Panasonic Corp., the main supplier of lithium-ion battery cells to Tesla Motors Inc., has said that cooperation with the electric-car maker on the construction of a massive U.S. battery plant is likely to boost demand from European automakers.
“The development with Tesla is catching a lot of attention in Europe,” said Laurent Abadie, who heads European operations for the leading home electronics maker. “It could bring some acceleration to this industry. Especially the German carmakers are trying to catch up.”
As a result, Panasonic will be able to expand its market-leading position in car batteries, which it already supplies to such companies as Volkswagen, Abadie said.
Some of Europe’s automakers are reconsidering their battery options. Daimler said in May that it’s working on the “future positioning” of its German Li-Tec battery plant after Manager Magazin reported that the firm plans to shutter the site and turn to LG Electronics Inc. to supply cells for an electric version of its Smart car.
Renault and Nissan said they are committed to their electric vehicle program and denied a report that they may cut battery production and buy cells from LG Chem Ltd.
Tesla, run by Elon Musk and based in Palo Alto, California, won tax breaks worth as much as $1.3 billion from Nevada as part of its proposal to bring the world’s largest lithium-ion “Gigafactory” to the state. Panasonic is investing heavily in the plant, which will be able to produce as many as 500,000 car batteries per year.
Panasonic is also anticipating more demand for optical lenses and sensors that allow cars to react to traffic situations without driver input. The market for these components is growing tenfold every two years, Abadie said.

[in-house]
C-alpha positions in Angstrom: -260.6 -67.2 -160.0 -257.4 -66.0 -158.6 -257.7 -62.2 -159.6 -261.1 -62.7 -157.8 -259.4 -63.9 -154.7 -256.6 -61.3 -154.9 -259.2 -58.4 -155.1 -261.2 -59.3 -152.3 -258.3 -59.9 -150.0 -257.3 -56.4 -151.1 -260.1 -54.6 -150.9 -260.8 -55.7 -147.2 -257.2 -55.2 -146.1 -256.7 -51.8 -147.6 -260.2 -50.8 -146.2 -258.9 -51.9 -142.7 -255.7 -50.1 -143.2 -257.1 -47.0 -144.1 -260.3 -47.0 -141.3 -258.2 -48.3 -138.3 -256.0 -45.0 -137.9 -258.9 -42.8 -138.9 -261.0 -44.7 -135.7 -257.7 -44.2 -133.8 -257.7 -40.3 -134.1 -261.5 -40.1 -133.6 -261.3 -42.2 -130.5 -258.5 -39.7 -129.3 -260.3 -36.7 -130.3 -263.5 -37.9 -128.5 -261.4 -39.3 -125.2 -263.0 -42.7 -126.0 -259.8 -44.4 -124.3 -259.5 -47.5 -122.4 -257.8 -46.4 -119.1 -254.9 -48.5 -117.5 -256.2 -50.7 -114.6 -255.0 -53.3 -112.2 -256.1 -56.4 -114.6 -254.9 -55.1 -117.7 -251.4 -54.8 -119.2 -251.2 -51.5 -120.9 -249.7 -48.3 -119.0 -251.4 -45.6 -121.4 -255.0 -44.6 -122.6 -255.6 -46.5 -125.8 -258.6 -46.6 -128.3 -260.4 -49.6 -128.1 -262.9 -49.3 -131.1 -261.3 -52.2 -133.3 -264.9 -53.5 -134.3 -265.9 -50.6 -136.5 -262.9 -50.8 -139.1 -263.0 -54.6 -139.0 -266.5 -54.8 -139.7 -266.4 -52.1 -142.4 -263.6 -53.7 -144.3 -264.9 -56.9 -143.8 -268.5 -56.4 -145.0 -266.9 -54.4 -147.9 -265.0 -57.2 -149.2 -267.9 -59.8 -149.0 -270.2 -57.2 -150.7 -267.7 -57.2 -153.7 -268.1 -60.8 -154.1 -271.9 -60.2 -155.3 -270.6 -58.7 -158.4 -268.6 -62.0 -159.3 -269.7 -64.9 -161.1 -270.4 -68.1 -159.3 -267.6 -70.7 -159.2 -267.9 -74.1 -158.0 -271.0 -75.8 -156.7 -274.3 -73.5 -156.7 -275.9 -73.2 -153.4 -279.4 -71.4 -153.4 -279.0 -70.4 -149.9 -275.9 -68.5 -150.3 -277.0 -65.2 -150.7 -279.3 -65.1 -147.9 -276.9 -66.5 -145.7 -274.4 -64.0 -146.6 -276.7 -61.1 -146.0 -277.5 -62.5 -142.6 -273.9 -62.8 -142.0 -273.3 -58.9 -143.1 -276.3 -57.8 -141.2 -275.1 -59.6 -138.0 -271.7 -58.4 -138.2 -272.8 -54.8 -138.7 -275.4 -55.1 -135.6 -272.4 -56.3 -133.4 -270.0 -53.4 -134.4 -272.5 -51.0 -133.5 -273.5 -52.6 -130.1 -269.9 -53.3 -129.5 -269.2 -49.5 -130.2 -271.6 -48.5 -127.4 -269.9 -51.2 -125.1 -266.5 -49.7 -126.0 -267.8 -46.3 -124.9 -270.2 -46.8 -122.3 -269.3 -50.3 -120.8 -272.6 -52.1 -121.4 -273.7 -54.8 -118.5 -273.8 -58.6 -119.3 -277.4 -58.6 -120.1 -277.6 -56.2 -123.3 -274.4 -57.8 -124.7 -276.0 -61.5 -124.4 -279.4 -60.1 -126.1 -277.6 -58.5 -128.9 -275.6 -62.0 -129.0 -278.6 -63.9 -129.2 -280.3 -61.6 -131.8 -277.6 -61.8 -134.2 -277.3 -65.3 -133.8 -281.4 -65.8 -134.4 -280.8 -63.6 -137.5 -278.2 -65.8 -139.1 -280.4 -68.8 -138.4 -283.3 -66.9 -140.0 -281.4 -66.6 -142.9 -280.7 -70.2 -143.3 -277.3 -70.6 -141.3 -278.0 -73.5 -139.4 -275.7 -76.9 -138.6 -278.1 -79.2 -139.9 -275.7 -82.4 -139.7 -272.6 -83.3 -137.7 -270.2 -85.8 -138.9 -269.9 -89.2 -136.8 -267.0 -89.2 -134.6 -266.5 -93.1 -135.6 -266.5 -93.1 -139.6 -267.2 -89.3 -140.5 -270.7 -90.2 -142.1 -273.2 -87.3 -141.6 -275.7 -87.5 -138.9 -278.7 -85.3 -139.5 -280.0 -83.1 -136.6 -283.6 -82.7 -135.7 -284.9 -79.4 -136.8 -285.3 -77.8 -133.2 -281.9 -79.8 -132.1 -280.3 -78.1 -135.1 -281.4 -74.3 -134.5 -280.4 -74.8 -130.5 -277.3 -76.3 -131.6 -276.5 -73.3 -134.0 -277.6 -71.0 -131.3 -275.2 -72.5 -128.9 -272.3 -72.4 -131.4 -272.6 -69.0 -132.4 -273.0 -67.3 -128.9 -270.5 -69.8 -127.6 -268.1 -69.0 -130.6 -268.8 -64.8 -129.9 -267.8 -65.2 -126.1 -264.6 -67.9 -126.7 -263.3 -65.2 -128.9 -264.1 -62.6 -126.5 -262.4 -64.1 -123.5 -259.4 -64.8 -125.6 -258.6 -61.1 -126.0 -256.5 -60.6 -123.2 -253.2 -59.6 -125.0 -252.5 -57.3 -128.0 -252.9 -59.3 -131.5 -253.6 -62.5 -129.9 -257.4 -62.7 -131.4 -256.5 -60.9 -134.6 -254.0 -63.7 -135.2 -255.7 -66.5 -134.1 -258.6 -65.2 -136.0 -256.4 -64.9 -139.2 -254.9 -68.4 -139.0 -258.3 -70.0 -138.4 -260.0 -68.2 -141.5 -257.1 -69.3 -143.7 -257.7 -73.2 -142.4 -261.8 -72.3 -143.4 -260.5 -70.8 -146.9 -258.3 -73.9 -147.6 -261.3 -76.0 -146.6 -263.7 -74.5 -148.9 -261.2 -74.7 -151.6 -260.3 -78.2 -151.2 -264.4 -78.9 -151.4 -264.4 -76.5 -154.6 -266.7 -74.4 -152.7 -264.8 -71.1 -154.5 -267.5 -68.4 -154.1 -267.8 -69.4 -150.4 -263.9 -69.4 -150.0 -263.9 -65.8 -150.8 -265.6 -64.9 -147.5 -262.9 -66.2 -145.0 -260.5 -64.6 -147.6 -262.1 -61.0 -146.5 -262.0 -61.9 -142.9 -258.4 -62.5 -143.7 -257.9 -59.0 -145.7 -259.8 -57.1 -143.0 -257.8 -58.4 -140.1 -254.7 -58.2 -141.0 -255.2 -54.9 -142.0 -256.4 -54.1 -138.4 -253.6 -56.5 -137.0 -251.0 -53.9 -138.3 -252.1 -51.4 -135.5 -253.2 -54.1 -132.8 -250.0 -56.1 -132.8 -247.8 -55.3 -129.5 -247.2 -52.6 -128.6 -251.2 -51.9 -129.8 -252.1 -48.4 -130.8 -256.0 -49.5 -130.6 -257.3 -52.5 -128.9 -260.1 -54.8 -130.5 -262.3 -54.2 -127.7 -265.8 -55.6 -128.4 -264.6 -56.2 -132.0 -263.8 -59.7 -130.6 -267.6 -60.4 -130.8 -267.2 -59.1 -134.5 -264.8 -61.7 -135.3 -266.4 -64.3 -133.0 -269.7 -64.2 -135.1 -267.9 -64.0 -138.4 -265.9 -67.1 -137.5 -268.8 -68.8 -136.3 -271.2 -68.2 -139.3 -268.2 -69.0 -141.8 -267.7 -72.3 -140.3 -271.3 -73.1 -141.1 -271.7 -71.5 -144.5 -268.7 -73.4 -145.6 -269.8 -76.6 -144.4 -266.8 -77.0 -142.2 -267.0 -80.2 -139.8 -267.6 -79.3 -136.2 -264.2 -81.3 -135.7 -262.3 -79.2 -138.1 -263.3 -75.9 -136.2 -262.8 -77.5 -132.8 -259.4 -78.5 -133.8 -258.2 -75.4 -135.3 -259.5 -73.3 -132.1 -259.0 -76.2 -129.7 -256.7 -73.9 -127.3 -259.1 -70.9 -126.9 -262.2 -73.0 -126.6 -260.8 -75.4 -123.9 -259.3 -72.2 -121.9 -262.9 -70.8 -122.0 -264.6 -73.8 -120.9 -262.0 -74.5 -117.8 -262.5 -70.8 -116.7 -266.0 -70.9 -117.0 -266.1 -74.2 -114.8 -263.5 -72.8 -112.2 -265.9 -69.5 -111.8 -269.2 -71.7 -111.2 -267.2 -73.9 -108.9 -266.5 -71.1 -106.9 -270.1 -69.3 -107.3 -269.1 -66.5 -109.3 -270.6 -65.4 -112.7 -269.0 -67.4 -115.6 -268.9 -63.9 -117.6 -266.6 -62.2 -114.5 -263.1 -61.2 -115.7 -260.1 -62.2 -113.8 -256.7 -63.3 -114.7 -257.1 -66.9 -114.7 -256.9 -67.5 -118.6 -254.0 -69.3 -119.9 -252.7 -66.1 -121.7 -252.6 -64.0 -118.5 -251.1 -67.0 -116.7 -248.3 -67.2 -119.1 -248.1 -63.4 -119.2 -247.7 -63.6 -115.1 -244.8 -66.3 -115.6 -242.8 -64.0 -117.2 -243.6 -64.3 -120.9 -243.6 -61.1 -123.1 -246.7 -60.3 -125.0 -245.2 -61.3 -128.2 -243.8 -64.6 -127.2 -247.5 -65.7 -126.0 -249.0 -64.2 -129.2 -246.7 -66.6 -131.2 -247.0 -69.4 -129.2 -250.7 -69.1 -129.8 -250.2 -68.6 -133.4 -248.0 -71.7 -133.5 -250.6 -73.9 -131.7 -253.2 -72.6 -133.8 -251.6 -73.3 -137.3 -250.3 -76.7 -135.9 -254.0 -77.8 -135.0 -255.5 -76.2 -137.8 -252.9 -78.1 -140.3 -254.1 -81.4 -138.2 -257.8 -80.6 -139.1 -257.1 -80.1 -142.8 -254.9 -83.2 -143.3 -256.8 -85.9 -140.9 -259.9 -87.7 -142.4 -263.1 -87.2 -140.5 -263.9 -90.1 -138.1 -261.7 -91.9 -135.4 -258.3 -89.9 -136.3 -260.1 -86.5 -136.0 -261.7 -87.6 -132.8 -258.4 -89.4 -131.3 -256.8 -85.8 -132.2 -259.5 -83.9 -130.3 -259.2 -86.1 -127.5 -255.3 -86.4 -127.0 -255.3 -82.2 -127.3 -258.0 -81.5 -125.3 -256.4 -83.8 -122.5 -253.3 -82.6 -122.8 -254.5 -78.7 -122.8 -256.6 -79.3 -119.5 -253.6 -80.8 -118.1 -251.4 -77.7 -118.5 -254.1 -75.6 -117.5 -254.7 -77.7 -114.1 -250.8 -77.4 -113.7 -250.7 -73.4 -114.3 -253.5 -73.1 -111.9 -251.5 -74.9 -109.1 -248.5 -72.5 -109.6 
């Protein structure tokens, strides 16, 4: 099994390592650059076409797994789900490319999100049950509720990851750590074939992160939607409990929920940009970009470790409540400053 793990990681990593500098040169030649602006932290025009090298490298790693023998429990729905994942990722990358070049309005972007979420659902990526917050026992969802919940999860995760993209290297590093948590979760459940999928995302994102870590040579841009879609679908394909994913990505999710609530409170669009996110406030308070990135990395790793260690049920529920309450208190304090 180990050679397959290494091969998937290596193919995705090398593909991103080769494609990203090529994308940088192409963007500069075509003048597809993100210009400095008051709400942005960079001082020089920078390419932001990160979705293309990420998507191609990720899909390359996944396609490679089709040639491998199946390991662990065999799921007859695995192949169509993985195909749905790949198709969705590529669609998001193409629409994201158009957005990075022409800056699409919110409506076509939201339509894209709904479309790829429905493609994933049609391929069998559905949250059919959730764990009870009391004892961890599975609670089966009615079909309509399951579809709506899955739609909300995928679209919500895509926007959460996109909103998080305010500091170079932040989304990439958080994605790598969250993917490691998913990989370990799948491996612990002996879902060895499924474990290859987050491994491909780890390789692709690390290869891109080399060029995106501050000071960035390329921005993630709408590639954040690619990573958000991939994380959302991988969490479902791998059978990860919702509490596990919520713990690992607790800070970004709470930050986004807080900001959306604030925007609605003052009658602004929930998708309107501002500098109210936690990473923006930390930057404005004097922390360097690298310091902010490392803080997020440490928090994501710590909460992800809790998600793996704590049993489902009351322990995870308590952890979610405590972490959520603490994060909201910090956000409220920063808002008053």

The technology — adapted from consumer cameras such as Panasonic’s Lumix series — will probably also find buyers in the airline industry, the executive said. The company is currently in talks with U.S. airlines to supply face-recognition tools that help carriers identify and serve frequent travelers and other high-value customers, he added.
Those kind of product areas are becoming more important for the Osaka-based company as traditional stalwarts falter. Panasonic has suspended plasma panel production, trimmed smartphone and circuit board operations, and sold a stake in semiconductor factories to focus on faster-growing businesses.
The company has said it intends to make its digital camera business profitable in the fiscal year ending in March. At the Photokina fair in Cologne, Germany, the company is currently presenting new devices including the compact cameras Lumix LX100 and Lumix GM5 to boost its portfolio of small, high-end cameras.
As consumers increasingly turn to smartphones and tablets with high-resolution lenses rather than specialized devices, shipments of digital cameras have dropped by more than half over the past two years. That has driven Panasonic into a battle with manufacturers such as Sony Corp., Nikon Corp. and Canon Inc. for sales of more compact, advanced devices.
Worldwide digital camera shipments plunged to 3.5 million units in July from 5.3 million the same month a year earlier, and from 7.7 million in July 2012, according to Japan-based Camera and Imaging Products Association.
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